HAGERSTOWN — White stars set upon a field of blue, representing a new constellation in the night sky, lie near 13 stripes of red and white.
On days of peace and joy, it flies high in the sky. In times of grief and loss, it is lowered to half-staff out of respect for the fallen.
And whether it is called Old Glory, the Stars and Stripes or the Star-Spangled Banner, each June 14, Americans honor their flag.
The city of Hagerstown held its annual Flag Day celebration Tuesday at University Plaza.
“I pledge allegiance to the flag of the United States of America,” the crowd said with hands over their hearts in salute to the colors raised by members of Boy Scout Troop 2 and AMVETS Post 10.
“It’s the most important thing they (Americans) can have, respect for their flag and their country,” said Jack Rudy of Hagerstown.
In his comments to the crowd, Rusty Baker, commander of AMVETS Post 10, asked each person to consider what the flag means to them.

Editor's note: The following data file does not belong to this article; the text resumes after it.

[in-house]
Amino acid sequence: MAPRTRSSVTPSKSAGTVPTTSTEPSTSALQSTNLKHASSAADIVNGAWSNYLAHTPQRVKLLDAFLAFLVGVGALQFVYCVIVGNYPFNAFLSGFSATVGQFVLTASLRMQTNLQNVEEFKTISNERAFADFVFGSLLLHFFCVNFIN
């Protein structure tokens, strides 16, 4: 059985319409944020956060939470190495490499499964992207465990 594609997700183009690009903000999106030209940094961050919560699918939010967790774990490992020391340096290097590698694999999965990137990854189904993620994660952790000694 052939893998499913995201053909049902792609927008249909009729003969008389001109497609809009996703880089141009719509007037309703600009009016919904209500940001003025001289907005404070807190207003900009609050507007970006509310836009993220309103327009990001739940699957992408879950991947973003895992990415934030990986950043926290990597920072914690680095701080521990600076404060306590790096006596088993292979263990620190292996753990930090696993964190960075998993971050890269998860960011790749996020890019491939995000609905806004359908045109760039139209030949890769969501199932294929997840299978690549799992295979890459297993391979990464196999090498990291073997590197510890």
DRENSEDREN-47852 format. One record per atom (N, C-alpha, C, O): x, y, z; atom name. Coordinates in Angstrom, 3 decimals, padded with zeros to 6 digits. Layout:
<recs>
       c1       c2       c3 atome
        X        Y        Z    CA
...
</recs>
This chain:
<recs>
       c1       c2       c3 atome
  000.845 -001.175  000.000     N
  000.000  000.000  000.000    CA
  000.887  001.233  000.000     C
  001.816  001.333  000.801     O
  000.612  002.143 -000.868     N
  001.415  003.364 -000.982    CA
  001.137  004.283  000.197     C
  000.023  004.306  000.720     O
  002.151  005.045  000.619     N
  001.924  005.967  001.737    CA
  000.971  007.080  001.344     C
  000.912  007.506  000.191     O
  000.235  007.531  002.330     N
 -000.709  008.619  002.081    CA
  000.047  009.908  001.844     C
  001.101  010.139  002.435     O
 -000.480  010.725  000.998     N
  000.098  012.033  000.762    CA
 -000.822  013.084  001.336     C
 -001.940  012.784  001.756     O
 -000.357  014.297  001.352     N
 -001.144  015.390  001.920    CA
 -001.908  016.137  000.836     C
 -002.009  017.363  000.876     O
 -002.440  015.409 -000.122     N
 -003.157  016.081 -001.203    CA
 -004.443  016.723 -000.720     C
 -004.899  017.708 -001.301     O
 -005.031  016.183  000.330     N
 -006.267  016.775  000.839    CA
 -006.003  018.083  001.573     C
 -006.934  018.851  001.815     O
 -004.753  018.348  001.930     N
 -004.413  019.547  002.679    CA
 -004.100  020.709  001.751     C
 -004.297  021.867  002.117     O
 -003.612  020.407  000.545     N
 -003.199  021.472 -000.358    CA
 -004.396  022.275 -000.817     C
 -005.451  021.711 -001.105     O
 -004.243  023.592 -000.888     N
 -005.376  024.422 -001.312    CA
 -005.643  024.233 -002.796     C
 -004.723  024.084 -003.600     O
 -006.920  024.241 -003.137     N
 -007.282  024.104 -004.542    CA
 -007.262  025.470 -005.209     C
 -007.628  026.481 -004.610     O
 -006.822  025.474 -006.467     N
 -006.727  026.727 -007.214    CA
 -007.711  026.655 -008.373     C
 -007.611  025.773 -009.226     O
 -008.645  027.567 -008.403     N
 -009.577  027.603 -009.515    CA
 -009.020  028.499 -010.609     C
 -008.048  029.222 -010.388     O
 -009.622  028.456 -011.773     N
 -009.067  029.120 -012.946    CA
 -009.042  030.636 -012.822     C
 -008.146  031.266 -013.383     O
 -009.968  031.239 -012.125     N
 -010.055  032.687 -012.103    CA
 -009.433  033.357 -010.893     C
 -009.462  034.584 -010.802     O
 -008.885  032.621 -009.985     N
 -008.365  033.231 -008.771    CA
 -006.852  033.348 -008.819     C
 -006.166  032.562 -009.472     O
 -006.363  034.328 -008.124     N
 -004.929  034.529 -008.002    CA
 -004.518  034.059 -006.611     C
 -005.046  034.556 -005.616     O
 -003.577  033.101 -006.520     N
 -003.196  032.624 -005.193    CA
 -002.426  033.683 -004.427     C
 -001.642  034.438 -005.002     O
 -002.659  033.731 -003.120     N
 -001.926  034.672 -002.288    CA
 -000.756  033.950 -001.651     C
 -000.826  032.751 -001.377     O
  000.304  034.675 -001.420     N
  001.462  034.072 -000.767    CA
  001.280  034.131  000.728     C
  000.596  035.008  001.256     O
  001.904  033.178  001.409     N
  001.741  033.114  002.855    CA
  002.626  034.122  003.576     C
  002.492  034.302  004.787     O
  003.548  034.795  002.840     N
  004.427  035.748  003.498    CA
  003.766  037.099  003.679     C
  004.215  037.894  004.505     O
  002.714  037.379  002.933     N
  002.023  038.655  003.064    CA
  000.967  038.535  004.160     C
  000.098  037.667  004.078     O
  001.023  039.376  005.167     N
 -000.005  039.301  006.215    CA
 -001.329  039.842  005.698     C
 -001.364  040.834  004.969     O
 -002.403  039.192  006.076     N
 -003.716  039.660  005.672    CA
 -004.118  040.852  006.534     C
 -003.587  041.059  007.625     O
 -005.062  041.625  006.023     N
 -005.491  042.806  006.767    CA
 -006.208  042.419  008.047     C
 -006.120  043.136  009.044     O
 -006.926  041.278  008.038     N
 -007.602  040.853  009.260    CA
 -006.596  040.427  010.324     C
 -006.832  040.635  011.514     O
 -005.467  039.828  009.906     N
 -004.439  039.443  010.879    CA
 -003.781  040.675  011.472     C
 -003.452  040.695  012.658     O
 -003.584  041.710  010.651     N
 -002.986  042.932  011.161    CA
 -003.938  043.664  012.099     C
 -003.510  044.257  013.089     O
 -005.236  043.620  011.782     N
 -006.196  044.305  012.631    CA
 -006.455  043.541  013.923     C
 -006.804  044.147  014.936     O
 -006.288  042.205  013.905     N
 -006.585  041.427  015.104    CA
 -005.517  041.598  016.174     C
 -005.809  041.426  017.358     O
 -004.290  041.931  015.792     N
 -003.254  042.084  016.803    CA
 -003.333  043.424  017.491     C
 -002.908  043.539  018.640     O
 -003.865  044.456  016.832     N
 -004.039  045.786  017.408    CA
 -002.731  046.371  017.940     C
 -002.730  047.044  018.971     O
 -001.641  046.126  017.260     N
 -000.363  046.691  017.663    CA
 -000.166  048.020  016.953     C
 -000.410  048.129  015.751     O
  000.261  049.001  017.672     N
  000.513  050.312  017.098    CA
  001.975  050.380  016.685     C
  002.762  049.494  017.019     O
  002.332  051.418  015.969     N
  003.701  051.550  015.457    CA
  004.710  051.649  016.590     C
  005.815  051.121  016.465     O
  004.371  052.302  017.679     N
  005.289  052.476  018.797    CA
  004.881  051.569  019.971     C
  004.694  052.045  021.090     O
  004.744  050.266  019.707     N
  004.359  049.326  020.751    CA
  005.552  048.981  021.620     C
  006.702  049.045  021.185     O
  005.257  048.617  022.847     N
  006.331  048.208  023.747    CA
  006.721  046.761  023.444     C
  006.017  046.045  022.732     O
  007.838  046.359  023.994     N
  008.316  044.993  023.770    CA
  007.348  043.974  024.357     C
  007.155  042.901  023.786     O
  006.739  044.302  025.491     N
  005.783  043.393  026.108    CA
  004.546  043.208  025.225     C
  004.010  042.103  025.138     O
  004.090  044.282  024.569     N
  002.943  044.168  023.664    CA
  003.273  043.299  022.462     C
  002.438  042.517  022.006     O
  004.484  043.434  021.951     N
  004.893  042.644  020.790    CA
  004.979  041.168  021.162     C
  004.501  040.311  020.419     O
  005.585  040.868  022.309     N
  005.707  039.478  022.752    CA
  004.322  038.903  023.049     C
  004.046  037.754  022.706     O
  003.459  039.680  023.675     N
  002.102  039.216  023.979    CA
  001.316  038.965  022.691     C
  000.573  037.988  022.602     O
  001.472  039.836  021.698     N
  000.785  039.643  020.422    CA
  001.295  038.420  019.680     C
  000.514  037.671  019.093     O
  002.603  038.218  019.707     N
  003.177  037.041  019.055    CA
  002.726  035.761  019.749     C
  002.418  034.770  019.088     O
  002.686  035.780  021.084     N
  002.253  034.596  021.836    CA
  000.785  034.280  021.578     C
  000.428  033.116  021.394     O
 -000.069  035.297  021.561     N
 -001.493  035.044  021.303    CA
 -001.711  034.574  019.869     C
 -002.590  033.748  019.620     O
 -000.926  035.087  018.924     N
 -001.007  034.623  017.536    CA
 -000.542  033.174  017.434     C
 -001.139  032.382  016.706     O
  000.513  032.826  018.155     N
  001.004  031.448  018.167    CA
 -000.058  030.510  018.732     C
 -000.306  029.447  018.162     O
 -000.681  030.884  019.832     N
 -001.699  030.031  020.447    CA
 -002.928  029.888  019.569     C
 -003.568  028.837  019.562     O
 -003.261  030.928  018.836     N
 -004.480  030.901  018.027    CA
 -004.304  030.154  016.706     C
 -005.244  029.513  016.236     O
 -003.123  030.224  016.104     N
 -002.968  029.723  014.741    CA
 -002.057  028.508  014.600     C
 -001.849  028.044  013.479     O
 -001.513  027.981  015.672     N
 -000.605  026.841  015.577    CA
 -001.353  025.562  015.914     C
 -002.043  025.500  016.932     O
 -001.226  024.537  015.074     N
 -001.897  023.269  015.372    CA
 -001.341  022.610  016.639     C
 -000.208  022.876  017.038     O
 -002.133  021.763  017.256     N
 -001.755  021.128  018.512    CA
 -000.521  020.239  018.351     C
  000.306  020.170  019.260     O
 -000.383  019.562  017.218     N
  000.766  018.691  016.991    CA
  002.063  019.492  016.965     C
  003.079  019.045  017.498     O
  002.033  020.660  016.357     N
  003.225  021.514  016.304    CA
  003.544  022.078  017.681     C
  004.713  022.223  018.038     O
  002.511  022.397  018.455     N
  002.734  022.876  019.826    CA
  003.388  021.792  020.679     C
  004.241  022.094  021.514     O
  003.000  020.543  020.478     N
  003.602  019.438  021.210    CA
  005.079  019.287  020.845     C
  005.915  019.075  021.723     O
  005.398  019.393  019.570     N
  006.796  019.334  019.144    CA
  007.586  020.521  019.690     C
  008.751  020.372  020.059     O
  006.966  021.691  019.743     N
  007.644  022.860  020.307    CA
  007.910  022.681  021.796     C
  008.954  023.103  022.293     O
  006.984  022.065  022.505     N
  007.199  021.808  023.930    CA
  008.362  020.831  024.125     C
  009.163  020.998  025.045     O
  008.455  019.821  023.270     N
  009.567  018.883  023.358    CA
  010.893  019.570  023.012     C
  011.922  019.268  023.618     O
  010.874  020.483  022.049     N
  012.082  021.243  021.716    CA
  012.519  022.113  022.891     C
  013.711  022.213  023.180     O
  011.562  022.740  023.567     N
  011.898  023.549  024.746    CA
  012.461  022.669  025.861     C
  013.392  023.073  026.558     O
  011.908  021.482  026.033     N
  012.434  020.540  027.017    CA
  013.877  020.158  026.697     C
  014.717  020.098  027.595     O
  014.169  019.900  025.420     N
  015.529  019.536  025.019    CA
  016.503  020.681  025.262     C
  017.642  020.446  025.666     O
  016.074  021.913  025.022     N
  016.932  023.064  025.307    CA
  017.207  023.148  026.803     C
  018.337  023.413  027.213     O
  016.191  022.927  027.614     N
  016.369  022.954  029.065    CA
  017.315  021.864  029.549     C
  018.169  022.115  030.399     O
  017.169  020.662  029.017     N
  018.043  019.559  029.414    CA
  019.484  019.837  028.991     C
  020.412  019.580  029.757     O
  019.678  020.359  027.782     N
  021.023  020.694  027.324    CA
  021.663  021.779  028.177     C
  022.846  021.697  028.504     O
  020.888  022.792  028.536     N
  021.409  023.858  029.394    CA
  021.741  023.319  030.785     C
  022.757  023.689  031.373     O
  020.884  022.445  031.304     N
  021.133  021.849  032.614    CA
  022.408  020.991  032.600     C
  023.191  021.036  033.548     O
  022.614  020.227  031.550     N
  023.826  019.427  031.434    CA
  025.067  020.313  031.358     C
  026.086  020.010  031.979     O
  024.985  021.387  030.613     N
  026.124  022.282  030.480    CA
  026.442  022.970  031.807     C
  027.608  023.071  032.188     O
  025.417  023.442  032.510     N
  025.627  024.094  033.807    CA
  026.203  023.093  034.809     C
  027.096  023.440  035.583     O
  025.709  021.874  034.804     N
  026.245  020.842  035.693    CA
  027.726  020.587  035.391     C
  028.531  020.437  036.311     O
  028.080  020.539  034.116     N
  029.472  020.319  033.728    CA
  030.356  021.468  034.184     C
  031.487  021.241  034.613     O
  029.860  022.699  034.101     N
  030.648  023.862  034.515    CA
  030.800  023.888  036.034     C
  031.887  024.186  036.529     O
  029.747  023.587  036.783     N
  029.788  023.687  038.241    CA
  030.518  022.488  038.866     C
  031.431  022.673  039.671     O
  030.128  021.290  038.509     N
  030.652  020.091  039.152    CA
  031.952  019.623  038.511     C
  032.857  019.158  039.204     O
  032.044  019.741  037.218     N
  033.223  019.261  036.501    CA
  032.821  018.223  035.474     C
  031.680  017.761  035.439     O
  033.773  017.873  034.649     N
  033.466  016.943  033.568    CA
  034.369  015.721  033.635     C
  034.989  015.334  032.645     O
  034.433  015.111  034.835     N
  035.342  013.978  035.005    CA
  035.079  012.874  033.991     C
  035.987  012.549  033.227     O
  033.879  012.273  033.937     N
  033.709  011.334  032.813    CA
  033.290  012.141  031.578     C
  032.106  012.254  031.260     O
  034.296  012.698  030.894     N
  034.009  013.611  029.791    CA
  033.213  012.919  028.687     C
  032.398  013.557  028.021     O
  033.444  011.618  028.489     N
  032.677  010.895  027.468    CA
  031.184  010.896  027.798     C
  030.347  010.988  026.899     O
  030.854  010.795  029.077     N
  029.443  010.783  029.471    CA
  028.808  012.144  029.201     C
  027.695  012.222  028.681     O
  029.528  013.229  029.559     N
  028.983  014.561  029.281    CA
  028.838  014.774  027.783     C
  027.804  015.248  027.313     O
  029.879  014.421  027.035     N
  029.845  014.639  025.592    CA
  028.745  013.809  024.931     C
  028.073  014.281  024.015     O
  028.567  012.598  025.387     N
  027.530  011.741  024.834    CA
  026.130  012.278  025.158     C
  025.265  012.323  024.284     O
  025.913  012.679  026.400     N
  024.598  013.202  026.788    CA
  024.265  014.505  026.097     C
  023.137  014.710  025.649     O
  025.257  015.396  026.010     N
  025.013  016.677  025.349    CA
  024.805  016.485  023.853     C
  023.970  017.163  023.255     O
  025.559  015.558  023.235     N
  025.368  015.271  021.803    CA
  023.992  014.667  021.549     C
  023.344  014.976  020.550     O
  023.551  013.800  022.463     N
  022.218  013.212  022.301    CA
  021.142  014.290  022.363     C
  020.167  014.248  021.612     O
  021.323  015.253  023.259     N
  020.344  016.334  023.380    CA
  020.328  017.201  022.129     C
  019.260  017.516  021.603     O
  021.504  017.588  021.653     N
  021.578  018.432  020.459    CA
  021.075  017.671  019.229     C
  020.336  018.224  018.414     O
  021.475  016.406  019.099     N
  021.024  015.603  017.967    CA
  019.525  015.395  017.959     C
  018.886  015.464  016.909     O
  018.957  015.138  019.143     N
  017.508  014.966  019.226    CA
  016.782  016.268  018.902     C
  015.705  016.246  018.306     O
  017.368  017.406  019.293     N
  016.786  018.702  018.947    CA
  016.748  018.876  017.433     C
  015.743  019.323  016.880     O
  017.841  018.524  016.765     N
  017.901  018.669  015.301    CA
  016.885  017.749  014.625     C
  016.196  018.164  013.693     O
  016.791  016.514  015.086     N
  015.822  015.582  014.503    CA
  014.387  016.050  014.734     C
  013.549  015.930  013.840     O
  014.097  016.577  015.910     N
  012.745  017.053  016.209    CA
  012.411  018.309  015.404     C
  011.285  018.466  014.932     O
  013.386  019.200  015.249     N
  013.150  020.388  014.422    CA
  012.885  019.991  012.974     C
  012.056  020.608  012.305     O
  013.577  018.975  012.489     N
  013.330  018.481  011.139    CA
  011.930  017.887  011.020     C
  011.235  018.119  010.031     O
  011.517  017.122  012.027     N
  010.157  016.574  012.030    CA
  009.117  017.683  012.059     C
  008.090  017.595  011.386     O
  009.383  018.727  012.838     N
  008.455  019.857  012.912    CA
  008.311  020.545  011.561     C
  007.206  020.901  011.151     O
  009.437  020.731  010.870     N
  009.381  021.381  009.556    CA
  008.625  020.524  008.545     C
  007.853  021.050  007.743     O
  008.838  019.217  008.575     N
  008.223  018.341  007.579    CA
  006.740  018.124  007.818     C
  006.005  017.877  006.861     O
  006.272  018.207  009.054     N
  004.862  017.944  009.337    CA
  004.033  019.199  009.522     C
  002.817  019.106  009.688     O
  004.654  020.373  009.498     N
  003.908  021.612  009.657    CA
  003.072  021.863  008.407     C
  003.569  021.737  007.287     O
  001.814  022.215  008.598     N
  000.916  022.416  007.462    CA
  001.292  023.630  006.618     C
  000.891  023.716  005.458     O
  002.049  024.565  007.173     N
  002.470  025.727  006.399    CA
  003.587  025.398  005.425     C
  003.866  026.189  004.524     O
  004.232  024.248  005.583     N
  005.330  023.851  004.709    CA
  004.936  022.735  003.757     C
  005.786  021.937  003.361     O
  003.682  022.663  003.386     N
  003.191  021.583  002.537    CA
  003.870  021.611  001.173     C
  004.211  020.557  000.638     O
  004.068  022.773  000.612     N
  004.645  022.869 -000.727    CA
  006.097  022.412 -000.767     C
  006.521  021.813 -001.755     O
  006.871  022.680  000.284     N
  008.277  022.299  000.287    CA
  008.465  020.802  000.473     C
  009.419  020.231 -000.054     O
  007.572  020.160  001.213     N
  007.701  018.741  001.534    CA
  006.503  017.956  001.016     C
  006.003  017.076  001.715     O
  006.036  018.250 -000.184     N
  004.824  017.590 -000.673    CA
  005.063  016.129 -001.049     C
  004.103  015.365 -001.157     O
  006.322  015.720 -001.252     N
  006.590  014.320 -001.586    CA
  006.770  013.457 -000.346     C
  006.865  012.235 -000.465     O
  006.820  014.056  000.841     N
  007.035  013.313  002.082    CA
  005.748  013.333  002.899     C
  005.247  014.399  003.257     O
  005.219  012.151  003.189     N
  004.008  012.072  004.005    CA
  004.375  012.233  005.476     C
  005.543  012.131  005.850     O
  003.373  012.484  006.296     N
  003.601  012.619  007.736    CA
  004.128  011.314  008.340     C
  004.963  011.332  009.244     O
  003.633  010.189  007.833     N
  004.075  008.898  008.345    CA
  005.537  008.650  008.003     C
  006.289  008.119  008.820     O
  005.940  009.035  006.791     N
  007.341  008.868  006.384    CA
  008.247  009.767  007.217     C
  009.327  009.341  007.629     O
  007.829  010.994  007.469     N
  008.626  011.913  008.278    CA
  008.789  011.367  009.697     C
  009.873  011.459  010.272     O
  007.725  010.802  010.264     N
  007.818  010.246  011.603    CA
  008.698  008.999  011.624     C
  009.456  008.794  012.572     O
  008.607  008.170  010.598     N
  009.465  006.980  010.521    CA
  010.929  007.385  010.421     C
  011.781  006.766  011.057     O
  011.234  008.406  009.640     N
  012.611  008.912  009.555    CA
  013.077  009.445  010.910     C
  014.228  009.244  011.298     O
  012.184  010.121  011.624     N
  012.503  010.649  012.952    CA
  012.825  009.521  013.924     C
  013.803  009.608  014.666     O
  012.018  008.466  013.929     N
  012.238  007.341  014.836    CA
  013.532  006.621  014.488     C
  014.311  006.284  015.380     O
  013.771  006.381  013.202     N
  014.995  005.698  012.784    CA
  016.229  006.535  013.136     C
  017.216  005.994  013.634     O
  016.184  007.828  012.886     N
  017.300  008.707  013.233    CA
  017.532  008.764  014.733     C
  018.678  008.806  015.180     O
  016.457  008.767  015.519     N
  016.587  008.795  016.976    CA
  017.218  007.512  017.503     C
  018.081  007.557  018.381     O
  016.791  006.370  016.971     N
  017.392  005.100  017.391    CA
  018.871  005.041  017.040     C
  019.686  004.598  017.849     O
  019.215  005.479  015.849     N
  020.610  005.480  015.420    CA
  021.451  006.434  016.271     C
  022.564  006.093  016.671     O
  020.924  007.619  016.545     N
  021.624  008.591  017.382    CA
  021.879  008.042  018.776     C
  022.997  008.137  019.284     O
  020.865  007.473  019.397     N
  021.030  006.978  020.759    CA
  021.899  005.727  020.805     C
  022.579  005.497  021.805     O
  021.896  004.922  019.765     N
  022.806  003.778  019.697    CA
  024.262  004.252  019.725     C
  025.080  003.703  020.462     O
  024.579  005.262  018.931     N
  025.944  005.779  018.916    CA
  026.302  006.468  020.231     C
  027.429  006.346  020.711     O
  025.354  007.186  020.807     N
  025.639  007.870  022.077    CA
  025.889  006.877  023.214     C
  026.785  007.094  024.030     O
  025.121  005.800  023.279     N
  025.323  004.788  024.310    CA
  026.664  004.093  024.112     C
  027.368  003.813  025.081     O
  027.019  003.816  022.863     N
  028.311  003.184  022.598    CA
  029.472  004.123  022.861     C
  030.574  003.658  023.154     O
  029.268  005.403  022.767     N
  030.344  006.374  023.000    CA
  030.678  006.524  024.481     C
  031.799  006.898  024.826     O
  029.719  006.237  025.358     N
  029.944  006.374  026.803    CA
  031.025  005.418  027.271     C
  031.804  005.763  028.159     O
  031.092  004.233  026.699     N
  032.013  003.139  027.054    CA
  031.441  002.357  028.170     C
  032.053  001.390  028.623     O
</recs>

Rudy said that to him, it means freedom. It means the right to do things that people in other countries are prevented from doing, he said.
Adopted as the national flag by the Second Continental Congress in 1777, Old Glory is often seen as a symbol of freedom.
But if you ask the young people present Tuesday, its meaning is much deeper than sentiments of life, liberty and the pursuit of happiness.
The American flag is a symbol of heroism, said Joey Wolfensberger, 13, of Hagerstown. It shows that troops fight so we can live freely, he said.
It flies as a beacon of the honor and bravery of the U.S. Armed Forces, said Dallas Burger, 12, of Hagerstown. It’s also a symbol of the pride we have in those who fight for our country, he said.
But the flag is also a reminder that we all share this land, said Alex Rudy, 9, of Hagerstown. He said the flag reminds him of the unity many bled and died for and that kindness should always triumph.
Shawn Schaefer, 17, of Hagerstown said the flag is simply a symbol of America and all that makes this country unique.
“It makes me think of my country,” said Amelia Rudy, 7, of Hagerstown.
And while some adults might think the younger generation has lost respect for the flag, Amelia said she honors the flag by pledging her allegiance to it.
Shawn and Dallas show it honor by raising it every day, lowering it every night and protecting it from harm, they said.